Legislature(2001 - 2002)
05/08/2002 08:08 AM STA
* first hearing in first committee of referral
= bill was previously heard/scheduled
= bill was previously heard/scheduled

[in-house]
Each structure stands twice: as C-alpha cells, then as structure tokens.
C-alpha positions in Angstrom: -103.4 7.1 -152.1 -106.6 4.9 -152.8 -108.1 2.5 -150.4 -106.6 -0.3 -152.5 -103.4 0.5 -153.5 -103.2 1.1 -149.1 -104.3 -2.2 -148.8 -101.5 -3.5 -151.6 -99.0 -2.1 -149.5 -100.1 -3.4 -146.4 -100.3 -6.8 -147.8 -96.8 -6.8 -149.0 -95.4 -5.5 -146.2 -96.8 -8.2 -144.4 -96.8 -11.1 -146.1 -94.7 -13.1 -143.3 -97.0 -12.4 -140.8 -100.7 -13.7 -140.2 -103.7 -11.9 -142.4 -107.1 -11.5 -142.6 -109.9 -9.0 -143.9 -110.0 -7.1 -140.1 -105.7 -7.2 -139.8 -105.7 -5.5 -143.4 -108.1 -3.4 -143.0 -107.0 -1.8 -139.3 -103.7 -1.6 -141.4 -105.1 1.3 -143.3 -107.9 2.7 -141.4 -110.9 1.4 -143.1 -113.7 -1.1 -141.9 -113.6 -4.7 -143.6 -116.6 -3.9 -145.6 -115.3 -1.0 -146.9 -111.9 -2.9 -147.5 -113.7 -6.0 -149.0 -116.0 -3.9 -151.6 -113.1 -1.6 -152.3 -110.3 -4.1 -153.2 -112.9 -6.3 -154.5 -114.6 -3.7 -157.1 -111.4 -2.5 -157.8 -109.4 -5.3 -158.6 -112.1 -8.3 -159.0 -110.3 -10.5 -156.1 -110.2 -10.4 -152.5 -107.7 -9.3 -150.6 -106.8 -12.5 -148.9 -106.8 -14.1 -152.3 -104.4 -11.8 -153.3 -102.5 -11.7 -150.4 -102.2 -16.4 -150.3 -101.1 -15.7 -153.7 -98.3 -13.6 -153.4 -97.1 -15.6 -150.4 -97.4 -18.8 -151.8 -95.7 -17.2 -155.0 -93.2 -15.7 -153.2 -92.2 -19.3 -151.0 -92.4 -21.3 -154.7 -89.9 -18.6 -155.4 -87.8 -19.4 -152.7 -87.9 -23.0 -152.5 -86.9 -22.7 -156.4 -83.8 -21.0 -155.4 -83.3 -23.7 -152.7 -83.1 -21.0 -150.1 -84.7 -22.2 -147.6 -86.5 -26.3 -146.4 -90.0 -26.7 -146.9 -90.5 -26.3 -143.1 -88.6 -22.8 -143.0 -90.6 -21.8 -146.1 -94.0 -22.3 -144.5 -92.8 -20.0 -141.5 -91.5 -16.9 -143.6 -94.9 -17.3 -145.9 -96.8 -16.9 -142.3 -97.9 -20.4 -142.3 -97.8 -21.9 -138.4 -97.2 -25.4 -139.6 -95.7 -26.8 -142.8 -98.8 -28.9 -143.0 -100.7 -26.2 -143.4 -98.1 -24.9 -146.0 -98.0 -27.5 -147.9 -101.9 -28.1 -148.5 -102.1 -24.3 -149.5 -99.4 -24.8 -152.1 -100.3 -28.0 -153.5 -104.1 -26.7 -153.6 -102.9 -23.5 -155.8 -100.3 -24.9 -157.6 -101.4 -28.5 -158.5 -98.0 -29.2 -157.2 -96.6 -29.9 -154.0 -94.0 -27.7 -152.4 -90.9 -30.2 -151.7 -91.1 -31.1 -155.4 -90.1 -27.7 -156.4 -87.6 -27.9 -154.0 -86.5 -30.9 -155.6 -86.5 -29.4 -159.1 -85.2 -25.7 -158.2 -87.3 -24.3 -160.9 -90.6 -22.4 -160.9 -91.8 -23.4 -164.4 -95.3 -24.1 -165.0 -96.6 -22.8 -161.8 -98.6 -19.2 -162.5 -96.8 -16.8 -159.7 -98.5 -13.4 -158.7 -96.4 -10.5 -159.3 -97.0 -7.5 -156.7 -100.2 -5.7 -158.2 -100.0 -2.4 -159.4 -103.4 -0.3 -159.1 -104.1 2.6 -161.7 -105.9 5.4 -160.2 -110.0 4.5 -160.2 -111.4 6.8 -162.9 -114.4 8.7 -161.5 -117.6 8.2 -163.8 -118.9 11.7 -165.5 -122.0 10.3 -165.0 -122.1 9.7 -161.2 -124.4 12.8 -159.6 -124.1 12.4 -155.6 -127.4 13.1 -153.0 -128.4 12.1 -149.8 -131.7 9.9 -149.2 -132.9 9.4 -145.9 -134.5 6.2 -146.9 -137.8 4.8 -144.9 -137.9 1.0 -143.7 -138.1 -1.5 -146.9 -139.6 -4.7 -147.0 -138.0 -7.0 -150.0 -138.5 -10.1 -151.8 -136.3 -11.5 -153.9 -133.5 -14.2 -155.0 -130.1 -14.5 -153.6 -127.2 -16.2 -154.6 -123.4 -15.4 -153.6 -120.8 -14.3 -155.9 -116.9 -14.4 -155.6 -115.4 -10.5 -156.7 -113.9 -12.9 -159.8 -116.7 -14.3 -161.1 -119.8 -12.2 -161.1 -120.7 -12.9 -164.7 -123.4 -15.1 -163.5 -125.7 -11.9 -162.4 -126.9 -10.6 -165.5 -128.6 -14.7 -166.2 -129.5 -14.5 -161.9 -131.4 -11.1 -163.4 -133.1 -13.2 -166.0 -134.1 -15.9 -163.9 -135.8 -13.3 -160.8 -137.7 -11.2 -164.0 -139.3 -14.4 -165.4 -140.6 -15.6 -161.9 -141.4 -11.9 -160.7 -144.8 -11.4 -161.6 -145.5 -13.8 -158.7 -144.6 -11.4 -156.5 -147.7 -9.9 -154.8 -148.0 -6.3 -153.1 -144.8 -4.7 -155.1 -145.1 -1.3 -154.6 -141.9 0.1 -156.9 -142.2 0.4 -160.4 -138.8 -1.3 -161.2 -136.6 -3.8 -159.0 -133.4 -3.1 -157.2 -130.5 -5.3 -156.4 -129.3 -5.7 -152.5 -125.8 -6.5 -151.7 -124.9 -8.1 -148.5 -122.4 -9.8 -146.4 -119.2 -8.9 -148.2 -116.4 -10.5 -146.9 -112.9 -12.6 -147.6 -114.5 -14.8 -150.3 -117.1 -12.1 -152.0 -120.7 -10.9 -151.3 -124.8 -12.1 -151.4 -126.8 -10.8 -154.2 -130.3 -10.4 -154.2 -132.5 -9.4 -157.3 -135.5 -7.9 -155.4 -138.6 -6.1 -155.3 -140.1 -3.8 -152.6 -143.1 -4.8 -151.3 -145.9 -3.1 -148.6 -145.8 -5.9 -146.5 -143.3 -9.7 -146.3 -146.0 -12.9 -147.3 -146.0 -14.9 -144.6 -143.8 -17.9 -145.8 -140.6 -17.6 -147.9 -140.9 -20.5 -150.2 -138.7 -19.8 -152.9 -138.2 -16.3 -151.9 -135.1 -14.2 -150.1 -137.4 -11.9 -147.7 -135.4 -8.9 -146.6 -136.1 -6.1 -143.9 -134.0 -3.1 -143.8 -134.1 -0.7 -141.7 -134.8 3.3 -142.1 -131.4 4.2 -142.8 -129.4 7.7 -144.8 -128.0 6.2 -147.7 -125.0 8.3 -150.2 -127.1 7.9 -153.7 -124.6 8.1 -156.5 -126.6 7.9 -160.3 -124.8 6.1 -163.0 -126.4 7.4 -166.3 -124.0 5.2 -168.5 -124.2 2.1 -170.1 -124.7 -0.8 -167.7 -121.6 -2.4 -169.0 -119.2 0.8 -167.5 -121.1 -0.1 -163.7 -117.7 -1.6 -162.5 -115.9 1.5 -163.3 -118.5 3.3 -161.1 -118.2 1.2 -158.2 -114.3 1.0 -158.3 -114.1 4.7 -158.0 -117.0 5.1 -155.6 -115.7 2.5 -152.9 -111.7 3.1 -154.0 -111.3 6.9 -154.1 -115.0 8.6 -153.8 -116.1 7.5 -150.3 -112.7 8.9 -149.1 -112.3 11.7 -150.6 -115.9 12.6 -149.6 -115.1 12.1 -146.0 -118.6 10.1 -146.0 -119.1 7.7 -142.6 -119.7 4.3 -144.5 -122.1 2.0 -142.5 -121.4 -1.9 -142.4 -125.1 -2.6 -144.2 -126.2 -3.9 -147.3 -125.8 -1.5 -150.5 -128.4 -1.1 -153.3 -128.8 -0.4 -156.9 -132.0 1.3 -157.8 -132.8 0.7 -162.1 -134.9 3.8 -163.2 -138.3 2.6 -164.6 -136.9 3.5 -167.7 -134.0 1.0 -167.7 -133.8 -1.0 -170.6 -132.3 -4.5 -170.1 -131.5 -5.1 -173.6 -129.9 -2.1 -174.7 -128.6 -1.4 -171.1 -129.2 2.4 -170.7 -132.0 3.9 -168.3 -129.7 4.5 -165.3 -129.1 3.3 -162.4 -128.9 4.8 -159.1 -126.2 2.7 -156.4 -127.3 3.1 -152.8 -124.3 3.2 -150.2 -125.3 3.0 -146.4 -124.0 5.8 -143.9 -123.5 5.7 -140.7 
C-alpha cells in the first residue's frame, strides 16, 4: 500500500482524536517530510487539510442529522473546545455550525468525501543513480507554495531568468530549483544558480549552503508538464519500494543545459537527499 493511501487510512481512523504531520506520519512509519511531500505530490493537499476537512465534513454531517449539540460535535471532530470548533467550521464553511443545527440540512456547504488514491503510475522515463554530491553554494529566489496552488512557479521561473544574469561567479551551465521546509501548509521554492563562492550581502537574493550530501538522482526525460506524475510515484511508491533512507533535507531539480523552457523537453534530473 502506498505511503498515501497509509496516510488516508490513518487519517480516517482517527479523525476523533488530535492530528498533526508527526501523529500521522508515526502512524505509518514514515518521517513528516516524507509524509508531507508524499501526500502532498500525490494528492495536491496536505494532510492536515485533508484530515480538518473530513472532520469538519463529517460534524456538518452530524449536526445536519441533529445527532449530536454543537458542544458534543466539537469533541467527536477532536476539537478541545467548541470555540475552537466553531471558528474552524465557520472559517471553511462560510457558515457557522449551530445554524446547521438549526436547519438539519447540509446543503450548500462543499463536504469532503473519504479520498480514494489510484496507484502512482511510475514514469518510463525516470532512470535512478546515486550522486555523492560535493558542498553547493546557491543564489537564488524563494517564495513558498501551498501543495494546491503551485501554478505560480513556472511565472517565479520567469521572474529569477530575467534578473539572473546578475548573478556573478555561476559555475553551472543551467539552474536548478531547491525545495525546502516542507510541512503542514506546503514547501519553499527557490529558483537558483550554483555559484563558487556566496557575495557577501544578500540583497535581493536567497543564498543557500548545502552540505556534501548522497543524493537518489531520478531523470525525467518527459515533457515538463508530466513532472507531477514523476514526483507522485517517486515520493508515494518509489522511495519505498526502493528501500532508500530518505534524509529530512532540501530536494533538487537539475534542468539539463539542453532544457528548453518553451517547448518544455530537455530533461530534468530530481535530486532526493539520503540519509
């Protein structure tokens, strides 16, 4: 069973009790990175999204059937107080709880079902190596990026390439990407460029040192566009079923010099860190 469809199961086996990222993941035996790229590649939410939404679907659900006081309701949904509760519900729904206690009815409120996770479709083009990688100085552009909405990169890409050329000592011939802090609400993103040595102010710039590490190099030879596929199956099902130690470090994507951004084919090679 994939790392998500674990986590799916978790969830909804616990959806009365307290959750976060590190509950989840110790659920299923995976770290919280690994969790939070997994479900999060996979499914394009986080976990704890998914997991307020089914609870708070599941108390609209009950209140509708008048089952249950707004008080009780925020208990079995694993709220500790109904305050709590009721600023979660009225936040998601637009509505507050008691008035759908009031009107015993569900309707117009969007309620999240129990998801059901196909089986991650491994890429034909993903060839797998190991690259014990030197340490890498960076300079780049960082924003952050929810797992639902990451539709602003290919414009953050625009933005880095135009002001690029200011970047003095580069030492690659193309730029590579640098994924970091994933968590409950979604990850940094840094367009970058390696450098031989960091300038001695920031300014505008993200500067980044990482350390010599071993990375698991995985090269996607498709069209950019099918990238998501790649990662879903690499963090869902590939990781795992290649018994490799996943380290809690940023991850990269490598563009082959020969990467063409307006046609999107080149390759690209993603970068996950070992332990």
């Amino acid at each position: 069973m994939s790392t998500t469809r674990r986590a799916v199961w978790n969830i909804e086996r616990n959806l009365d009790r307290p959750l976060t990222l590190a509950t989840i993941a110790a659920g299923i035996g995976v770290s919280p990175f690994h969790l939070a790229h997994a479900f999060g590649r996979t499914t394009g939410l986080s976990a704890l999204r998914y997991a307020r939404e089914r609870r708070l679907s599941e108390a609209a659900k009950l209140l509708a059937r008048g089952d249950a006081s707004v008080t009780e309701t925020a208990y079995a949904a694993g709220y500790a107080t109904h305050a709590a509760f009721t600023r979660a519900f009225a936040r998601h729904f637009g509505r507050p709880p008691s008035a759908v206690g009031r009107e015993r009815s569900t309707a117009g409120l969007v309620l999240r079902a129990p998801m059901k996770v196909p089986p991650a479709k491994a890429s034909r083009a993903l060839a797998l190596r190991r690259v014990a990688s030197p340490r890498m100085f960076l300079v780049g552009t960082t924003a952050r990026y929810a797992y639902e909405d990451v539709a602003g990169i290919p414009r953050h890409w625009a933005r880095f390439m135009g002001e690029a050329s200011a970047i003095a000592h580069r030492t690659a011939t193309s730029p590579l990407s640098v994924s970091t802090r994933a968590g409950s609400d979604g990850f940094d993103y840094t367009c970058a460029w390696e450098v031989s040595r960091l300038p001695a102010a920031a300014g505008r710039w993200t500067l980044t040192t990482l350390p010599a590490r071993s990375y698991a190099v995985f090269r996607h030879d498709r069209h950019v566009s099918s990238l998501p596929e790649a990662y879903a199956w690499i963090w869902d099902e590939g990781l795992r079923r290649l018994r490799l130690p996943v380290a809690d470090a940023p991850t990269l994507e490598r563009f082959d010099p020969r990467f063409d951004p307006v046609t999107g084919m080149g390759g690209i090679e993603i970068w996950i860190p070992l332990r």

HB 531 - ELECTIONEERING COMMUNICATIONS/DISCLOSURES [Contains discussion of SB 363] CHAIR COGHILL announced that the first order of business would be HB 531, "An Act relating to communications and elections, to reporting of contributions and expenditures, and to campaign misconduct in the second degree; relating to disclosure by individuals of contributions to candidates; and providing for an effective date." Number 0139 JOE BALASH, Staff to Senator Gene Therriault, Alaska State Legislature, explained that [SB 363, legislation similar to HB 531] was introduced as an attempt to try to get some disclosure on issue ads. There is a huge gray area in election law between an express ad, in which a supporter opposes a candidate, and [an issue ad], in which somebody advocates an issue to the public in the context of the campaign season. Candidates' names and images get mentioned all the time, and if there could just be some disclosure on these issue ads, perhaps a little more light could be shed on what's going on. Number 0228 MR. BALASH acknowledged that simply requiring disclosure on an issue-based ad provided some constitutional problems. The bill before the committee [HB 531] is based largely on the McCain- Feingold or Shays-Mehan bill, which Congress passed recently and the President signed into law. McCain-Feingold basically says if an ad identifies a candidate 30 days before a primary or 60 days before a general election, it cannot be run unless it's by a candidate, a party, or a group. MR. BALASH mentioned discussions with the Legal and Research Services Division ("Legislative Legal"), and he indicated that there is case law - either in the Tenth or the Fourth Circuit Court [of Appeals] - that defines a political message as one that unambiguously identifies the candidate. That particular court of appeals struck it down because it was thought to infringe on one's ability to speak about issues. This bill takes it one step further than McCain-Feingold did. It has to be an ad that directly or indirectly identifies the candidate, occurs within that window of time before an election, addresses an issue of national, state, or local political concern, and attributes a position on that particular issue to the candidate identified. Number 0450 MR. BALASH noted that type of communication was defined as an expenditure. So, corporations and unions are not able to make those kinds of communications to the public. It has to be a party, a group, a nongroup entity, or the candidate. An individual is still able to make that type of communication on his/her own and out of his/her own pocket, independently of any of those types of entities. MR. BALASH referred to the 5-15 form. He said he thinks this is the first year the Alaska Public Offices Commission (APOC) began levying the civil penalties for contributor statements that either were not filed or were filed late. Senator Therriault had asked [the APOC executive director], and she explained a little bit of the history of this form. Basically, as the campaign finance laws have evolved, the usefulness of the form has worn itself out as it pertains to candidates or groups with these limits. That requirement was deleted in AS 15.13.080 and repealed and reenacted another section of AS 15.13.040 to make it purely an expenditure report instead of a contribution and expenditure report. CHAIR COGHILL told the committee that he took the language from the latest version in the Senate, and that is what is before the committee. Number 0629 REPRESENTATIVE HAYES asked when the information would be out to the public if the 15-5 form is repealed. Number 0670 MR. BALASH answered that currently a contribution has to be $500 in order to trigger the 15-5 form. A great number of people contribute $499; that speaks for itself. If it is a contribution to a candidate, each candidate is required to report all contributions and expenditures 30 days before the primary. The contributions will show up 30 days before the primary and then 10 days before and 7 days after and then that cycle repeats itself for the general election. REPRESENTATIVE HAYES asked what happens now. MR. BALASH said that's how the mechanism works now for candidates' reporting. The 15-5 is required to be filed within 30 days of the contribution. For example, if the contribution was made on March 1, the candidate would have until April 1 to file the 15-5 with the APOC. He indicated that information is on the Web, and it would be the contributions at the $500 level. The form is not required to be submitted for other contributions up to $499.99. Number 0844 BROOKE MILES, Executive Director, Alaska Public Offices Commission, testified via teleconference. She reviewed the history of the 15-5 reporting. It has been a component of Alaska campaign disclosure law since its inception, and it is a unique requirement to the State of Alaska. Originally, contributors were required to file this report when they made a contribution that was more than $250. In those days, contributors could give up to $1,000 to a candidate per calendar year, and it was required to be filed within 10 days. When the state undertook campaign finance reform, the 15-5 reporting was changed: it was increased to be only the $500 contributors and the time period for submitting it was within 30 days. As Mr. Balash indicated, it is true that when one reviews candidate campaign disclosure reports, one will see a number of $499 contributions, which is probably because they didn't wish to have the burden of filing the contributor report. In the past several years, the commission has become aware of concerns on behalf of the candidates that this is an additional burden to their contributors. Number 0971 MS. MILES told the members that also with campaign finance reform came civil penalty for filing [the report] after the 30- day period. The civil penalty is $50 per day from the date the report was due until it's received. For several years after campaign finance reform, the commission had a moratorium or hold harmless on any of the reports that were submitted late. However, the legislature overrode the governor's veto last year on SB 103, which made an additional change to the 15-5 reporting that said a candidate could file the report on behalf of his/her contributor. With that, the audit component of the 15-5 reporting as it relates to candidates became not very workable. In addition, when the commission reviewed this at its meeting last March, it no longer wished to maintain the moratorium or hold harmless. The composition of the commission has changed, and the members were uncomfortable not administering the law as written by the legislature and directed staff to begin after the effective date, April 16, to assess the civil penalties on a late 15-5. Number 1098 MS. MILES said to the best of her knowledge she doesn't believe that a civil penalty has been assessed on a 15-5 unless it was an aggravator in a complaint action or other substantial noncompliance. Number 1123 REPRESENTATIVE CRAWFORD indicated that he had talked to former Senator Tim Kelly - who wrote the campaign finance reform law - who told him that going up to $500 on the 15-5 form was an oversight; it had not been the intention to leap the lower limit of $250. He wondered if Ms. Miles remembered it that way. MS. MILES said, absolutely not. In fact, it was Senator Kelly's staff who came to a commission meeting in Juneau and negotiated with them because he wanted to completely get rid of 15-5 reporting. At that time it was negotiated to expand the time period and the amount, so it's only the maximum contributors and only within 30 days rather than 10. That was a Senate majority issue. She confirmed that she has a different recollection of that. Number 1226 REPRESENTATIVE CRAWFORD told the members that he has an amendment that would take the amount back to reporting from $250 up to the $500 maximum. He said he thinks that would be more disclosure rather than less disclosure. On the 15-5 form there is a part that says a person did not get that money - that it was his/her money being contributed. It didn't come from employers, parents, or somebody else. If the 15-5 form is done away with, he said, there wouldn't be anyway to track that. [This amendment was never offered.] MS. MILES replied that it's true that there wouldn't be a sworn statement by the contributor; however, the requirement in law remains the same, and a candidate is ultimately responsible for the legality of his/her contribution, as is the candidate's treasurer. REPRESENTATIVE CRAWFORD suggested that if the 15-5 is no longer required, there won't be a place to check the online reporting to see where contributors have contributed to numerous campaigns; someone would have to go through all the individual campaigns to see if one contributor was contributing to 20 to 30 campaigns. Number 1340 MS. MILES noted that the databases are undergoing some changes, and searches by contributors' names will be accessible. Number 1362 REPRESENTATIVE STEVENS commented that it seems to him that there is duplication here because both the candidate and contributor are required to file this form. He wondered if it is truly a duplication and if it is necessary. Number 1463 MS. MILES agreed it is a duplication of identical information. It was intended to be filed in its original form by separate entities: by the candidate or group receiving the contribution, and by the contributor. Early on, it was a useful audit tool to the commission. Also, in some cases, it provided information that was not otherwise available because it was prior to 30 days before a primary or the end of a year, or it was in a period where other campaign disclosure reports weren't filed. Once that requirement was changed - that in fact the candidate can file them on behalf of his/her contributors - it does seem to make a lot less sense. Because now the candidates are filing a 15-5 report at the same time they're filing their campaign disclosure report, all the same information is being filed by the same people. REPRESENTATIVE STEVENS commented that it seems to be an unnecessary burden on the candidates. A more important issue to him is that contributors are often local people who see a neighbor running and want to give some money towards the campaign and may not even know the report is due. He said he thinks it makes it extremely difficult for an Alaskan citizen who just wants to help out in a campaign. It's a good idea to at least take the $500 level reporting by the contributor out. Number 1583 REPRESENTATIVE WILSON asked about the civil penalty. MS. MILES explained that the civil penalty provided by law is $50 per day for each day that a report is late. It is administered by the commission, although it hasn't been done [before]. When a report is received late, the commission staff sends to the filer a notice of civil penalty assessment explaining how the assessment was calculated and the amount of the assessment. The person has 30 days to pay the assessment or to file an appeal to be heard before the commission to reduce the civil penalty based on mitigating factors. REPRESENTATIVE WILSON commented that it sounds like a lot more paperwork and time for the commission. MS. MILES agreed that the staff wasn't very enthusiastic when directed to do it. Number 1700 REPRESENTATIVE CRAWFORD said he'd be happy to do away with the 15-5 altogether if it was available on the Internet so someone could look up one contributor and find out all of the contributions in one search, rather than have to go through each candidate's APOC forms. MS. MILES commented that that was certainly the intent of the commission, and the programmer has been working on it. She pointed out that it's only fair to say that a lot depends on funding support for the online project. Number 1784 REPRESENTATIVE WILSON referred to page 5, line 21 and asked what "false factual" means. MS. MILES answered that that section of the law is administered by the Department of Law, but she has always considered it to be false information. She noted that the false information is only about a candidate; ballot issues would not be included, and they're not in the campaign disclosure law anywhere either. The campaign disclosure law only requires that advertisements and communications be identified and disclosed but not that they be factually correct. REPRESENTATIVE WILSON said she thought that ought to be fixed. The committee took an at-ease from 8:35 a.m. to 8:36 a.m. CHAIR COGHILL announced that in case HB 531 takes longer than anticipated, he was holding it to the bottom of the calendar. HB 531 - ELECTIONEERING COMMUNICATIONS/DISCLOSURES [Contains discussion of SB 363 and HB 177] Number 2224 CHAIR COGHILL announced that the committee would resume the hearing on HOUSE BILL NO. 531, "An Act relating to communications and elections, to reporting of contributions and expenditures, and to campaign misconduct in the second degree; relating to disclosure by individuals of contributions to candidates; and providing for an effective date." Number 2299 REPRESENTATIVE CRAWFORD made a motion to adopt Amendment 1, which read: Page 2, line 17: Delete "advertising" Insert "communication [ADVERTISING]" There being no objection, Amendment 1 was adopted. Number 2375 REPRESENTATIVE CRAWFORD made a motion to adopt Amendment 2, which read: Page 4, line 17, following "candidate": Insert "or proposition, as that term is defined in AS 15.13.065(c)" CHAIR COGHILL objected. Number 2460 REPRESENTATIVE FATE asked what inserting "proposition" does to the intent of the bill. Number 2484 MS. MILES answered that current law requires all political communication with respect to candidates or ballot propositions to be reported. With the change in language from "advertisement" to "communication", the specification of ballot proposition being included was left off. Amendment 2, as proposed, would make sure that communications intended to influence the outcome of a ballot question are included and subject to the law. Number 2535 MR. BALASH noted that there may be a similar amendment to this on the Senate floor [to SB 363, the bill similar to HB 531]. Number 2552 The objection was removed. There being no further objection, Amendment 2 was adopted. Number 2588 REPRESENTATIVE CRAWFORD asked Mr. Balash to explain "nongroup entity". Number 2620 MR. BALASH explained that some of these statutes appear as if nongroup entities are not included, and that is because when Legislative Legal prepares for the upcoming session, it deals with the statutes as they read on the first day of session. Because HB 177 was vetoed by the governor and then overridden by the legislature after session had begun [in 2001], all of the files and databases Legislative Legal was working from didn't include those changes from HB 177. Instead of Legislative Legal trying to keep up on the statutes in real time, it simply throws down a line of demarcation and works from there through the course of the session. There are statutes in place for the revisor to deal with these issues. In no way are nongroups expected or anticipated to be excluded from any of these requirements. REPRESENTATIVE CRAWFORD referred to page 4, line 16, and said he thought "nongroup entity" should be deleted unless there is a good reason not to. MR. BALASH explained that the reason nongroup entities are excluded in that particular case is due to a U.S. Supreme Court decision [McIntyre v. Ohio Elections Comm'n] that involved a situation in Ohio where there was a school bond proposition, and a grandmother wanted to do her part to support the efforts of the school district to get the bonding measure passed. She made a flyer and passed it out, but she didn't put a "paid for" statement on it. Under Ohio's election laws, she is required to do that. The ACLU [American Civil Liberties Union] helped her challenge it all the way through the Supreme Court. The Supreme Court said in that situation, her speech did not in any way pose a threat or have an appearance of corruption. She wasn't dealing with a public official, and the communication was initiated by her and was also limited - it wasn't a $50,000 ad campaign. The court has said that expenditures that are minor in dollar value and are initiated by an individual don't have to be regulated. They can fall under the First Amendment and get some additional protection. The ad has to be placed by a nongroup entity and cost less than $500. He noted that any ad placed in the newspapers around the state or any direct mailings will cost more than $500. Number 2800 REPRESENTATIVE CRAWFORD referred to the example Mr. Balash just used and asked if "individual" wouldn't cover that. He wondered if a nongroup entity was like Common Sense [for Alaska] and would it be excluded. MR. BALASH replied whether or not Common Sense for Alaska fits the definition of a nongroup entity is unclear at this point. In HB 177, a nongroup entity was defined by a three-part test: it cannot engage in business, its assets do not belong to any shareholders, and it's not under the influence of business. If Common Sense for Alaska wanted to make expenditures during a campaign season, it would have to demonstrate that it is insulated from the influence of business. REPRESENTATIVE CRAWFORD said he wasn't sure what a nonentity group is and how it's defined. He wondered if the District 22 Democrats, Common Sense for Alaska, or other issue-type groups are nongroup entities. It seems to him if they're going to be included in HB 177, they should be included in HB 531. Number 2903 MS. MILES acknowledged that the commission staff has also been trying to figure out exactly what a nongroup entity is. She reported that there are none registered. Previously, there was a regulation providing for qualified nonprofit corporations to participate in elections in a manner similar to individuals but with the giving power of a group. There was only one association that had qualified and participated, and that resulted in a significant amount of controversy. In the past legislative session, HB 177 was passed which changed that and described a nongroup entity "as a 'person' other than an individual that takes action the major purpose of which is to influence the outcome of an election and that meets the same three-part test described by the court in ACLU v. State of Alaska following campaign finance reform. That is, they cannot participate in business activities, they do not have shareholders who have a claim on corporate earnings, and that they're independent from the influence of business." MS. MILES pointed out that under the new guidelines provided in HB 177, these nongroup entities could register with the commission and then have the same giving power as an individual. Commission staff doubts there will be any nongroup activity because it makes more sense for these associations to form a standard political action committee. TAPE 02-54, SIDE B Number 2990 MS. MILES said the political action committee may accept contributions and then give up to $1,000 to a candidate. These nongroup entities are small associations informally combined that may wish to combine money and support a candidate. Because their giving level is only half of that of a political action committee and their limitations and restrictions are the same, it really wouldn't make sense for someone to go that route, she noted. Number 2965 CHAIR COGHILL said that pulling [nonentity groups] out in this amendment still doesn't change the conundrum. MS. MILES agreed that that issue would still have to be dealt with. Number 2849 MR. BALASH pointed out that in HB 177, the nongroup entities consistently throughout the statute are treated in a similar fashion to individuals, and that's why they're mentioned in the same breath as an individual in this case; that was done deliberately. [Representative Crawford did not offer other amendments he had prepared.] Number 2777 REPRESENTATIVE FATE moved to report HB 531, as amended, out of committee with individual recommendations and the accompanying fiscal notes. There being no objection, CSHB 531(STA) moved from the House State Affairs Standing Committee.